Cornwall Industrial Settlements Initiative
Cornwall’s historical industrial settlements were the subject of a Conservation Area Partnership called the Cornwall Industrial Settlements Initiative (CISI) undertaken between 1998-2004. This partnership between English Heritage (with the Heritage Lottery Fund), Cornwall County Council, and the District Councils assessed the character and significance of 50 of the County’s industrial settlements. These included villages, ports and towns associated with Cornwall’s 19th century industrial revolution, based on metalliferous mining, slate and granite quarrying, and china clay extraction. The historic importance and distinctive character of such settlements has previously been undervalued, and their existing status does not adequately represent the industrial history of the county. CISI was aimed at redressing this imbalance.
CISI produced a settlement by settlement analysis in order to obtain an overview of the history, present character and importance of Cornwall’s industrial settlements. This helps determine where, for example, new Conservation Areas should be designated (and existing ones revised), and could provide the basis for Conservation Area Statements (to be drawn up subsequently by District Conservation Officers).
Many of the settlements fall within the area of the Cornwall & West Devon Mining Landscape World Heritage Site. The WHS areas include the full range of 18th-20th century mining landscape components, including the settlements that were created or rapidly expanded as a result of mining and its associated industries. All mining settlements are of significance to the World Heritage Site – those that fall within the WHS areas are covered by the WHS Management Plan, while those that fall outside these areas form part of the context for the World Heritage Site and need to be sensitively managed in the light of this.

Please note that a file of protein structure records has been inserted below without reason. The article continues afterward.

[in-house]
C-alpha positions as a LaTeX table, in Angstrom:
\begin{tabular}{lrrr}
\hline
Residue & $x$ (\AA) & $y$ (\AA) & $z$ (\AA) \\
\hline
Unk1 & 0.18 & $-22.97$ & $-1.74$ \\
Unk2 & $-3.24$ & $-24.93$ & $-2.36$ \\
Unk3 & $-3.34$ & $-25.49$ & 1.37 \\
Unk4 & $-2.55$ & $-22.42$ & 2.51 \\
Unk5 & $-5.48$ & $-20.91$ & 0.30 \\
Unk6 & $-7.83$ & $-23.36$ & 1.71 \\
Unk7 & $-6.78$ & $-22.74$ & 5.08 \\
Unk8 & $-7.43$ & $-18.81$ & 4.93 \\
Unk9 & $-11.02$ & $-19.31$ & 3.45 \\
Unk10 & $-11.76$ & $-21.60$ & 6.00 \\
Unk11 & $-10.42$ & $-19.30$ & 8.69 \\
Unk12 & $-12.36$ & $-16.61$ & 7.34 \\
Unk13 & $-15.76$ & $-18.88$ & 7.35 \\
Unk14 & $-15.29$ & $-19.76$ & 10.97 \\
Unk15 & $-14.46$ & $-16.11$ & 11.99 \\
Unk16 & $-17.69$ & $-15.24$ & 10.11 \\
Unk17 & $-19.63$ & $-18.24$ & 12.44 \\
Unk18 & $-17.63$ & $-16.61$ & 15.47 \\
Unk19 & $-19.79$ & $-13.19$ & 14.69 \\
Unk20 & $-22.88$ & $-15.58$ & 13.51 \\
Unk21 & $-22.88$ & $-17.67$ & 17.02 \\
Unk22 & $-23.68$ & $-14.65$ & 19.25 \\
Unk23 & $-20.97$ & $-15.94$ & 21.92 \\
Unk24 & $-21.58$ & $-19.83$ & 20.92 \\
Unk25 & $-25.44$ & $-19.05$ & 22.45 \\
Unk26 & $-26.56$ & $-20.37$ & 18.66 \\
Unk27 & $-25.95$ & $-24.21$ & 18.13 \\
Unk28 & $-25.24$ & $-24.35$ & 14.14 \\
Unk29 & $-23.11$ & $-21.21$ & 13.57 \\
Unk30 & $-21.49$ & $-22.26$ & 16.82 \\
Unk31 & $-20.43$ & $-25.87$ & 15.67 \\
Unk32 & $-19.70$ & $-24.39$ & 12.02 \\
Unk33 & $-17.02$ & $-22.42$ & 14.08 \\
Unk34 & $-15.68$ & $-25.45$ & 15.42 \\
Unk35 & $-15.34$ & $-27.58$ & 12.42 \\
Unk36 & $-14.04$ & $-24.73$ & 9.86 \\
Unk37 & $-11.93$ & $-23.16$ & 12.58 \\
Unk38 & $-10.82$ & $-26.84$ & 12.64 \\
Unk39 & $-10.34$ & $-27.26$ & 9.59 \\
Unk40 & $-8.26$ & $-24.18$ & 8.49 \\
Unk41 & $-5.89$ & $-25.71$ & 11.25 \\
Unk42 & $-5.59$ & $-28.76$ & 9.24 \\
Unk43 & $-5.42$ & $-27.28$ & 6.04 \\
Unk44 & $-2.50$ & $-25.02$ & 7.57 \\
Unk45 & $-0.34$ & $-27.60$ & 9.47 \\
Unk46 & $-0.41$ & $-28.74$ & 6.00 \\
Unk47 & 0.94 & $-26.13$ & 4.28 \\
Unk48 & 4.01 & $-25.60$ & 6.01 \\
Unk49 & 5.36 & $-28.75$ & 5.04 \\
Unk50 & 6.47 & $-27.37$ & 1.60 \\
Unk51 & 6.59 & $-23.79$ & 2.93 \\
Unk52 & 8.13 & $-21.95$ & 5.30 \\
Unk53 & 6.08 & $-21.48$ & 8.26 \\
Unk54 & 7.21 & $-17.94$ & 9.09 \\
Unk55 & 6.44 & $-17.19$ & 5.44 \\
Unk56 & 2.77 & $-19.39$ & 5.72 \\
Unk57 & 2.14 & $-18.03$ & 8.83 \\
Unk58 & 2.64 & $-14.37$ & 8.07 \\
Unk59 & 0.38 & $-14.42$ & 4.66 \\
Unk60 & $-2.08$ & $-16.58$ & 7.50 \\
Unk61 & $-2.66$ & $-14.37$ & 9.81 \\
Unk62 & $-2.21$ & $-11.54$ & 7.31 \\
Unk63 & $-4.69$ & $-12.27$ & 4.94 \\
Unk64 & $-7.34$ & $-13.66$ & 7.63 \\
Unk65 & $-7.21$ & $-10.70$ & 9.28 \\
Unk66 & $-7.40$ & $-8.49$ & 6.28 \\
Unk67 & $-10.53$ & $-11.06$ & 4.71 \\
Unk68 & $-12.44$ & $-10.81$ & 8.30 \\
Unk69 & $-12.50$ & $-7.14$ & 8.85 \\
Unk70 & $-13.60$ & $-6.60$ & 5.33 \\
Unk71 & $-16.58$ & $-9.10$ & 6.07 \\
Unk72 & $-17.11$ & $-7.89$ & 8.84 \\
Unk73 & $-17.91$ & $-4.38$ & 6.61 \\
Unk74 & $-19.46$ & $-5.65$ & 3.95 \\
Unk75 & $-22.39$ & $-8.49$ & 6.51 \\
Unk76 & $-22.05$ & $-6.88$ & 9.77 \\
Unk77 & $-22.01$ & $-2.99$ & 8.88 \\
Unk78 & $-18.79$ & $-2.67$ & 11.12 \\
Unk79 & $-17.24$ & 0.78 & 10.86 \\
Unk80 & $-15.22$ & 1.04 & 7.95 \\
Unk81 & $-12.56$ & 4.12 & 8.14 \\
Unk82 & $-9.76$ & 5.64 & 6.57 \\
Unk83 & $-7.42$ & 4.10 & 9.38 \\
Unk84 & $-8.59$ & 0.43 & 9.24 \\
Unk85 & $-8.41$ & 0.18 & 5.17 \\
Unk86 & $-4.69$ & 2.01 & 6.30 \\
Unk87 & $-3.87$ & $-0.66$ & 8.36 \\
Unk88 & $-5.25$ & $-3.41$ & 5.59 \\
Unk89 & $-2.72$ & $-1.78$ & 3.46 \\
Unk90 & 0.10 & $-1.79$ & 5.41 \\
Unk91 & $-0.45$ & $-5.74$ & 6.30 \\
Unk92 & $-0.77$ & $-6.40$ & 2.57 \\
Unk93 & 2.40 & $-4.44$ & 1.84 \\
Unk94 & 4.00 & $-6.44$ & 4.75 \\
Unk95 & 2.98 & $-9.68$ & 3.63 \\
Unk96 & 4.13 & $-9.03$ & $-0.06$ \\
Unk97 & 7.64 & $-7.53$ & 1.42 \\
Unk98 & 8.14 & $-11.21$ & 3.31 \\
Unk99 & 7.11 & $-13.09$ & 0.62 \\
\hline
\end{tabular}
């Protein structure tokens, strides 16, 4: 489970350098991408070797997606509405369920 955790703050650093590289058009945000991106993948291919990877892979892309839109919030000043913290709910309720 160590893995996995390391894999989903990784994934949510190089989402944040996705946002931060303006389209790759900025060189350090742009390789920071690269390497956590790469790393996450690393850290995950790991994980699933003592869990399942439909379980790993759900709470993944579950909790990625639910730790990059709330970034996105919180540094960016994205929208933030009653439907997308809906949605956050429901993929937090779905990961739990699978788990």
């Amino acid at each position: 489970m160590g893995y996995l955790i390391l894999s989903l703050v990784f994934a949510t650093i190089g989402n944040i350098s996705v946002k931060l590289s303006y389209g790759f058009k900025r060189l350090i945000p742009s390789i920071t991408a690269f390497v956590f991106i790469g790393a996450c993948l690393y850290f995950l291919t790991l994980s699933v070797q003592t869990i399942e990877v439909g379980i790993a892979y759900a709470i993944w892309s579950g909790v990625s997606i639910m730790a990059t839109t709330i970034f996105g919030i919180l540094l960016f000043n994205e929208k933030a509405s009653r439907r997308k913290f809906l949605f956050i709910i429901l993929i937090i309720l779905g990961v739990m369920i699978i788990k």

The methodology involved historical research, followed by a site visit(s). For the historical research, a date range of 1750 to 1945 was chosen, as this represented the period of industrial growth and decline in Cornwall. Archaeological and historical sources housed at CCC were consulted, together with Listed Building data supplied by the District Councils. Using this information, Ordnance Survey base maps were used to show: the different phases of historical development; surviving historic components from each development phase; archaeological sites, key historic buildings, and statutory designations. These maps, together with copies of the primary sources consulted, were bound into a folder for each settlement, for use during site visits.
The focus of the site visits was to assess settlement character and consider ways in which this could be protected and enhanced in the future. This was achieved using a checklist drawn from Conservation Area Practice: English Heritage’s guidance on the management of Conservation Areas (1995) and Conservation Area Management – A Practical Guide (published by the English Towns Forum, 1998). The maps compiled during the historical phase were enhanced during the site visits, particularly with information relating to the survival and significance of historic buildings, and a general photographic record (colour prints) was made of each settlement. Meetings on site were arranged with the District Conservation Officers in order to discuss current initiatives and recommendations for future management.
The settlement studies are available as Adobe PDF downloads comprising the main report text and illustrative map figures, varying in number from settlement to settlement. You may need Adobe Acrobat Reader to view the PDF downloads offered on these webpages. Download a free copy by clicking the link below.